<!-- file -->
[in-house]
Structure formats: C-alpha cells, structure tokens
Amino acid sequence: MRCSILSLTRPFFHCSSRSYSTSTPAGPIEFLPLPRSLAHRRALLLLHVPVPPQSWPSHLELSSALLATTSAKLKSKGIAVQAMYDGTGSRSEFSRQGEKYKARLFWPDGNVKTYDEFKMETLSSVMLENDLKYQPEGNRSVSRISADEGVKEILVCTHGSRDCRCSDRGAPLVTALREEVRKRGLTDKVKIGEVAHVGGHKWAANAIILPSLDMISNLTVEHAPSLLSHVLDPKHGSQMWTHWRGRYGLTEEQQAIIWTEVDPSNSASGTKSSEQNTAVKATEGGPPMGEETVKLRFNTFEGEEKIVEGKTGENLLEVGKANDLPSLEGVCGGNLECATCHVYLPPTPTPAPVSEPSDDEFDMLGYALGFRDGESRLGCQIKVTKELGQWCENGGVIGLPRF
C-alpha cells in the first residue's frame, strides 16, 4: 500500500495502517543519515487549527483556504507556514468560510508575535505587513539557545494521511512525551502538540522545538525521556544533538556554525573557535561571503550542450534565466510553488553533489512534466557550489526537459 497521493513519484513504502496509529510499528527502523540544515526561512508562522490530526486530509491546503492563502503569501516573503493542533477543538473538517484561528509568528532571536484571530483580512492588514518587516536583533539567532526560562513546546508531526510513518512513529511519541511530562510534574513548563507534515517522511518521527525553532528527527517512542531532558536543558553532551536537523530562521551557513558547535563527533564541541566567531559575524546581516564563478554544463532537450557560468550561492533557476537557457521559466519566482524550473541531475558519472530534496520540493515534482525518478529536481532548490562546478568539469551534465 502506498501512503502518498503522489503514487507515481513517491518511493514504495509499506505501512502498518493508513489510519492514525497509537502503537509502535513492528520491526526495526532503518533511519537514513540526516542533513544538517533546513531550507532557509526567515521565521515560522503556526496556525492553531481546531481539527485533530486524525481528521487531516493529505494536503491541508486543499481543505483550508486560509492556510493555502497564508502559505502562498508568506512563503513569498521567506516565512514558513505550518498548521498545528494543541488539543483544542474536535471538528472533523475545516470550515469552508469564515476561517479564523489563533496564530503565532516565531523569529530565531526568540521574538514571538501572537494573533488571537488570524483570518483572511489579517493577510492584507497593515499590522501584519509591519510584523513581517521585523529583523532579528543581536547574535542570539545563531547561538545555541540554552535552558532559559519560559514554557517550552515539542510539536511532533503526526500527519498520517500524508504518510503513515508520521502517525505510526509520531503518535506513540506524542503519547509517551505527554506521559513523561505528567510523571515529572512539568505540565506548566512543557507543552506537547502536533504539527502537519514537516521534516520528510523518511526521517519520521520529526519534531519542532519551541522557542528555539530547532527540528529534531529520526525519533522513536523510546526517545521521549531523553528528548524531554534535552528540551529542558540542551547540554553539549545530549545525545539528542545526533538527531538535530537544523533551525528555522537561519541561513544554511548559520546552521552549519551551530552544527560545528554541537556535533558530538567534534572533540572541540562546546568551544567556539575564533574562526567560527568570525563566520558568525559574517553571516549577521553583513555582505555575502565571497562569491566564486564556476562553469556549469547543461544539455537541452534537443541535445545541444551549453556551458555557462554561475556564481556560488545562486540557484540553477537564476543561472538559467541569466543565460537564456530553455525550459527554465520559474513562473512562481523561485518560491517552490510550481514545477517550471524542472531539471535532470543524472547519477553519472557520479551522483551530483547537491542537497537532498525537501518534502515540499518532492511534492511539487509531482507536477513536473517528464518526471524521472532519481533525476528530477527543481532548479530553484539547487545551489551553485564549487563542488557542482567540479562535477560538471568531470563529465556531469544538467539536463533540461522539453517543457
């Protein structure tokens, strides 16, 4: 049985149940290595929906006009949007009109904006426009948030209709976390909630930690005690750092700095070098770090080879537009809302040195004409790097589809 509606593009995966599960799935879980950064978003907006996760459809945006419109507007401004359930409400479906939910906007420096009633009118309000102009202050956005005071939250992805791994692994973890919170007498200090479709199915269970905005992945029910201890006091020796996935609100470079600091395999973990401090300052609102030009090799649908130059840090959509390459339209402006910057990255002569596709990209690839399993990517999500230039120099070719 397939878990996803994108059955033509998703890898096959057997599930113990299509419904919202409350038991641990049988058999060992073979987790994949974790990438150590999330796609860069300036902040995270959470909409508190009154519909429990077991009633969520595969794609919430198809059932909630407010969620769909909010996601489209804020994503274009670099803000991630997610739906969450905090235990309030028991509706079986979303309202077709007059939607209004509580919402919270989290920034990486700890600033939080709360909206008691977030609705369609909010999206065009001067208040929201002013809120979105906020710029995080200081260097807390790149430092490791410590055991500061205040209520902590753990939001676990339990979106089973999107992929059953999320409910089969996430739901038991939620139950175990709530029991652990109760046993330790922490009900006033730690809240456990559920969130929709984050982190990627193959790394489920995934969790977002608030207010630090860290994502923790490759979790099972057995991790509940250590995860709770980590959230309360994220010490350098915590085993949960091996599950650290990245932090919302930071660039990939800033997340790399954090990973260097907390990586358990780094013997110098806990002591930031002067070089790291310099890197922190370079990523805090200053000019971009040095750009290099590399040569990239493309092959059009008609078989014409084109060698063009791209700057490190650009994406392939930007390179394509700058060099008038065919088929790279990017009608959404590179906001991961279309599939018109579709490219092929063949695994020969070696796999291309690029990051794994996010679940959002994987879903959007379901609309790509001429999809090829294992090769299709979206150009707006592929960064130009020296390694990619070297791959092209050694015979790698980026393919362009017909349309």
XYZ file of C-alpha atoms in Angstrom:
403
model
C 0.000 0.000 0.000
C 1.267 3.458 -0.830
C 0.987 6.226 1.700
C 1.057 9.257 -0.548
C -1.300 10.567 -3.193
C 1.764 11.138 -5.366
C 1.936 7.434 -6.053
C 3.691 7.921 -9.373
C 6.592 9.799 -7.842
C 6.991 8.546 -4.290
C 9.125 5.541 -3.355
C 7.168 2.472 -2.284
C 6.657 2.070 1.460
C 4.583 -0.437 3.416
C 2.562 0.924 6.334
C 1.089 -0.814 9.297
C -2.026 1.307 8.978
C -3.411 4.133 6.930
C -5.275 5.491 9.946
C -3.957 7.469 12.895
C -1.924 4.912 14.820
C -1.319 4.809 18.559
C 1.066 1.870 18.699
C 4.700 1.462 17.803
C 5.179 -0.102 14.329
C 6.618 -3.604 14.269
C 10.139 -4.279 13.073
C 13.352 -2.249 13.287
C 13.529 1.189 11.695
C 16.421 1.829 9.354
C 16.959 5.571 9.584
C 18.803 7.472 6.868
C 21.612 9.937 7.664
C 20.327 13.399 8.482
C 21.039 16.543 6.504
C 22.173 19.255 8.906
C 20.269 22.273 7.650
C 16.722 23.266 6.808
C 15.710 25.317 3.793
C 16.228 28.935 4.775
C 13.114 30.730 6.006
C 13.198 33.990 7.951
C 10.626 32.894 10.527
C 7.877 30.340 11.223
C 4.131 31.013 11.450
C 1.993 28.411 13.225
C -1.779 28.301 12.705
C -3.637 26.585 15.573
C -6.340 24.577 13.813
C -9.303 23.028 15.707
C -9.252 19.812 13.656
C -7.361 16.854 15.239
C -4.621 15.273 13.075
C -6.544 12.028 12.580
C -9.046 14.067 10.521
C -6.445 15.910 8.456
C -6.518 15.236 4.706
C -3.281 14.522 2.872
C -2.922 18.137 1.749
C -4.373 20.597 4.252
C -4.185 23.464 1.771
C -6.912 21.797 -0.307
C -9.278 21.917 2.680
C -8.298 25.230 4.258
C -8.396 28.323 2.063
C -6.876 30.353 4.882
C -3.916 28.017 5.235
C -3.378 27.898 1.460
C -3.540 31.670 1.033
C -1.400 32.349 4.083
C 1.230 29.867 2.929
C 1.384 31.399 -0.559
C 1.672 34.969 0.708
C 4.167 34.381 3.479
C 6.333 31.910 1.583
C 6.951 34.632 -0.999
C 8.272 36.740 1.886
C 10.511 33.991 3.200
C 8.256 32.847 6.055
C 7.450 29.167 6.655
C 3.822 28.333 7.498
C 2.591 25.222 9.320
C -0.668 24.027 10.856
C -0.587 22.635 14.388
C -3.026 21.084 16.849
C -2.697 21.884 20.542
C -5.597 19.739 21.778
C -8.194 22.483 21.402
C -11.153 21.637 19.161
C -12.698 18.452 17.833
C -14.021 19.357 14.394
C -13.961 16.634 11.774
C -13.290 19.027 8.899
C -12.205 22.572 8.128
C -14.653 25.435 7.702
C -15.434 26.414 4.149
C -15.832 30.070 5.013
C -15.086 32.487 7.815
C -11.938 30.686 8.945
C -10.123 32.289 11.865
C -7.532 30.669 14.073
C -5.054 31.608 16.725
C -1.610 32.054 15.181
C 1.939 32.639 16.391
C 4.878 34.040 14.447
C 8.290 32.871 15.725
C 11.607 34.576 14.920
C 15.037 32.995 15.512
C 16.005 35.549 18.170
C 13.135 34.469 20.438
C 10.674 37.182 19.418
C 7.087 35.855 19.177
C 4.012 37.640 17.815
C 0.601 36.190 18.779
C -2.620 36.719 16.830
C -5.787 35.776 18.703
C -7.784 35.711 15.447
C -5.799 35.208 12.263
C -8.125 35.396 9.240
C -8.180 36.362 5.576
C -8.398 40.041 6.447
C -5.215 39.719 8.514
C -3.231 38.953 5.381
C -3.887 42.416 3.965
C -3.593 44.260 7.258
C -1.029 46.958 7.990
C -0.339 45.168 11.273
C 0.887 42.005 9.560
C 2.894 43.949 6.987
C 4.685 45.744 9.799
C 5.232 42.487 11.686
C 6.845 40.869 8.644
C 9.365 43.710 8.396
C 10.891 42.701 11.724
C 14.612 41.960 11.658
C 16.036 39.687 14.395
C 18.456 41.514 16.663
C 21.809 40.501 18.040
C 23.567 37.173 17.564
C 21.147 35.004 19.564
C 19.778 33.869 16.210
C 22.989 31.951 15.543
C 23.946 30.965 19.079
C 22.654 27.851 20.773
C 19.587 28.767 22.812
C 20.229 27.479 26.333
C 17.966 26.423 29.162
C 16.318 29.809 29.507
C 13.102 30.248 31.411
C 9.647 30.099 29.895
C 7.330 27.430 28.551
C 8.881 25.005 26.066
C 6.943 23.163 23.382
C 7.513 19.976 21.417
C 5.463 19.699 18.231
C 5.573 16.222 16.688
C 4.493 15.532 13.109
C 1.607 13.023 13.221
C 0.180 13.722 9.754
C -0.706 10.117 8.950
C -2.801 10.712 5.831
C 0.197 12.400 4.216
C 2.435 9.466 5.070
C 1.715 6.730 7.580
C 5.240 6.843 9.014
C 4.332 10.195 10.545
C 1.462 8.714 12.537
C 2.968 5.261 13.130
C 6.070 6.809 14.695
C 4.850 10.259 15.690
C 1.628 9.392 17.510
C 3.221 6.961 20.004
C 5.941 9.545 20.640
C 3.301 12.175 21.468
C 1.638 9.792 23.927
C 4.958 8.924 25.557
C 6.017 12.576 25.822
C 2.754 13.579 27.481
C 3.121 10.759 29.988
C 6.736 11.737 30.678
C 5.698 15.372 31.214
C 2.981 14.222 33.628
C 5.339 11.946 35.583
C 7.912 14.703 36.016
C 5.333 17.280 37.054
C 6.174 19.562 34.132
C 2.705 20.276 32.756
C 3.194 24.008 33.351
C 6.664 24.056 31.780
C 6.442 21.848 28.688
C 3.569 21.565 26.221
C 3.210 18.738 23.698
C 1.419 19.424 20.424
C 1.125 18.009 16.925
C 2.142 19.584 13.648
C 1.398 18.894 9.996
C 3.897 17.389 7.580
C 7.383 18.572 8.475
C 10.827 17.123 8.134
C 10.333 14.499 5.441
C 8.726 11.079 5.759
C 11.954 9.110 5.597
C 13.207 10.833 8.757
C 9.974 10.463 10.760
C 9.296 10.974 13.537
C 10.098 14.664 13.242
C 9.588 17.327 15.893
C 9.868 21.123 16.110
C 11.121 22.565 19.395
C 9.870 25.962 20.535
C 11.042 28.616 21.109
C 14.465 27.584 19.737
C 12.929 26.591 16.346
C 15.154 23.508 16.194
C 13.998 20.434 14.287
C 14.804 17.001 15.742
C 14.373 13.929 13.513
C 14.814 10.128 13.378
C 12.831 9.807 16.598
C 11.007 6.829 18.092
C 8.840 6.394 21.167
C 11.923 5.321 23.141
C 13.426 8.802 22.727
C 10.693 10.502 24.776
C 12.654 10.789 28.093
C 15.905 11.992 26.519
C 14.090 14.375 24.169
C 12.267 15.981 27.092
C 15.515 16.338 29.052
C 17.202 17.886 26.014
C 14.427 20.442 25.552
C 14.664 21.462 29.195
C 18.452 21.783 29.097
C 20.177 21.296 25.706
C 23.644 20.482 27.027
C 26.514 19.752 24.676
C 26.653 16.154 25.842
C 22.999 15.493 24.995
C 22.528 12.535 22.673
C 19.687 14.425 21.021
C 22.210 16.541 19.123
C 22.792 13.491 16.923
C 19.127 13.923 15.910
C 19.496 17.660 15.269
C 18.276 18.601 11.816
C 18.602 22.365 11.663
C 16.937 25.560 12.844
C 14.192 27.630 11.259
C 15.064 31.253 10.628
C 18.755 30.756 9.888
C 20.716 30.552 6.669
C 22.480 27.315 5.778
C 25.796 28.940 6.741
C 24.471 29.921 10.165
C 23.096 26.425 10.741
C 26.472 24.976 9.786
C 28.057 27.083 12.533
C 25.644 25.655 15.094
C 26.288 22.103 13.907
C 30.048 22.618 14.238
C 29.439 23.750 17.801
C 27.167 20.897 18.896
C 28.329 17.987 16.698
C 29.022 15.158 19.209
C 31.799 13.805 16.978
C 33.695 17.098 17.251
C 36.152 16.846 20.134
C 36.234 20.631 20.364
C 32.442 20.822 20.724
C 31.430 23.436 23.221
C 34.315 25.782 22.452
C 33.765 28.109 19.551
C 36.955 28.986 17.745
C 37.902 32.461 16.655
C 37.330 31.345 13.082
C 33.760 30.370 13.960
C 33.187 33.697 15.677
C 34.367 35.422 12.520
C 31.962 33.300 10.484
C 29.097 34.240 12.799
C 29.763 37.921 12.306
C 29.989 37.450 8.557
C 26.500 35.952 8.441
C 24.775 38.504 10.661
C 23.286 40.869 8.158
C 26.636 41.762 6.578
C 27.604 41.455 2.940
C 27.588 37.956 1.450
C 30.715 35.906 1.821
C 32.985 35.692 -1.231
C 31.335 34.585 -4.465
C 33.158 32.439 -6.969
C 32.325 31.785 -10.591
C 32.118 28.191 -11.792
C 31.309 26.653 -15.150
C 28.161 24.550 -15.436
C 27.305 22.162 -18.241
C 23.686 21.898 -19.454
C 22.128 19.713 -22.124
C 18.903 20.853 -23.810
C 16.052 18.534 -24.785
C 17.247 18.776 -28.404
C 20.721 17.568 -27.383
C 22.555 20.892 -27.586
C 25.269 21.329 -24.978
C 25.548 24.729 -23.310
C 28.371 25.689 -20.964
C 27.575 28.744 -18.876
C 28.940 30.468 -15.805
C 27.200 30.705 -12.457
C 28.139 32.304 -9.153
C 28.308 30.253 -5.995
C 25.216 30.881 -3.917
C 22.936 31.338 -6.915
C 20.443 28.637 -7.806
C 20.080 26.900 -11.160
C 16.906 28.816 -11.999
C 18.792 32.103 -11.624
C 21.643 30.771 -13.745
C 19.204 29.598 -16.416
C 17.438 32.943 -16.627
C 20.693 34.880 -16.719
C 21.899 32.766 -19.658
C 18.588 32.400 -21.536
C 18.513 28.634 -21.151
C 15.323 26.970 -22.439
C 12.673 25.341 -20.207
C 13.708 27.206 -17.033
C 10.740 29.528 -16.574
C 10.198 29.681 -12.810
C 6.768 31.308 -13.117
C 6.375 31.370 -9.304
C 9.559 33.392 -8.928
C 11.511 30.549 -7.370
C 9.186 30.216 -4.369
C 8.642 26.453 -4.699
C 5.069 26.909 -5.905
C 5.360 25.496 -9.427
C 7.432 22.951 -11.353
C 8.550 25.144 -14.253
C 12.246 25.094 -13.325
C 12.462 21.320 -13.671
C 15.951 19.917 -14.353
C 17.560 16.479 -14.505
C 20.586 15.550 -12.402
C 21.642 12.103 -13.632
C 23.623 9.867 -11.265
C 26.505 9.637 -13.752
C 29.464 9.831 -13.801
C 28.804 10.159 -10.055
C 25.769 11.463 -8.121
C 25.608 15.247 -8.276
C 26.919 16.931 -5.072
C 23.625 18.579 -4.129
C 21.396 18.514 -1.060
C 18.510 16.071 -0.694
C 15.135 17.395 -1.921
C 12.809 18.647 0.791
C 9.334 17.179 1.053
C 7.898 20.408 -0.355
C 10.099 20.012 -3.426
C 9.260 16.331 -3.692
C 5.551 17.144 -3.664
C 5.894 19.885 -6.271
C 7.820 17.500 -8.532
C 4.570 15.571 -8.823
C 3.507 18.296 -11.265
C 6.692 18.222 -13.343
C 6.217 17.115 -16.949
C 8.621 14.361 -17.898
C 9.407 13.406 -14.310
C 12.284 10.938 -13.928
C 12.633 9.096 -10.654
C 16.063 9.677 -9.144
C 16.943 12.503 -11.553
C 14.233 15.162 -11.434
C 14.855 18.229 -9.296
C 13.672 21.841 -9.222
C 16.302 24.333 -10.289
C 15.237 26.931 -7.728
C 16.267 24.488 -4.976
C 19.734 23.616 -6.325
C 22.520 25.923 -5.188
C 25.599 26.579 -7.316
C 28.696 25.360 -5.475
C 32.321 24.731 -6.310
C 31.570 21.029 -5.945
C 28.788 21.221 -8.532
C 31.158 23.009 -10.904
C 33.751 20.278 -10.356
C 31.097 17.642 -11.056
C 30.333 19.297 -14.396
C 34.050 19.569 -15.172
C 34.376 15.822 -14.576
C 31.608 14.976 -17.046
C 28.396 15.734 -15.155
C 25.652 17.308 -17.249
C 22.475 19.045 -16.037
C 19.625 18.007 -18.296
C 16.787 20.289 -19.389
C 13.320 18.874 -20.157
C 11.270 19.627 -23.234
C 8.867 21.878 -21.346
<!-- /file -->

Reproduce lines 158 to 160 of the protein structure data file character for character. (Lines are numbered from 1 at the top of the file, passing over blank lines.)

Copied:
C 9.647 30.099 29.895
C 7.330 27.430 28.551
C 8.881 25.005 26.066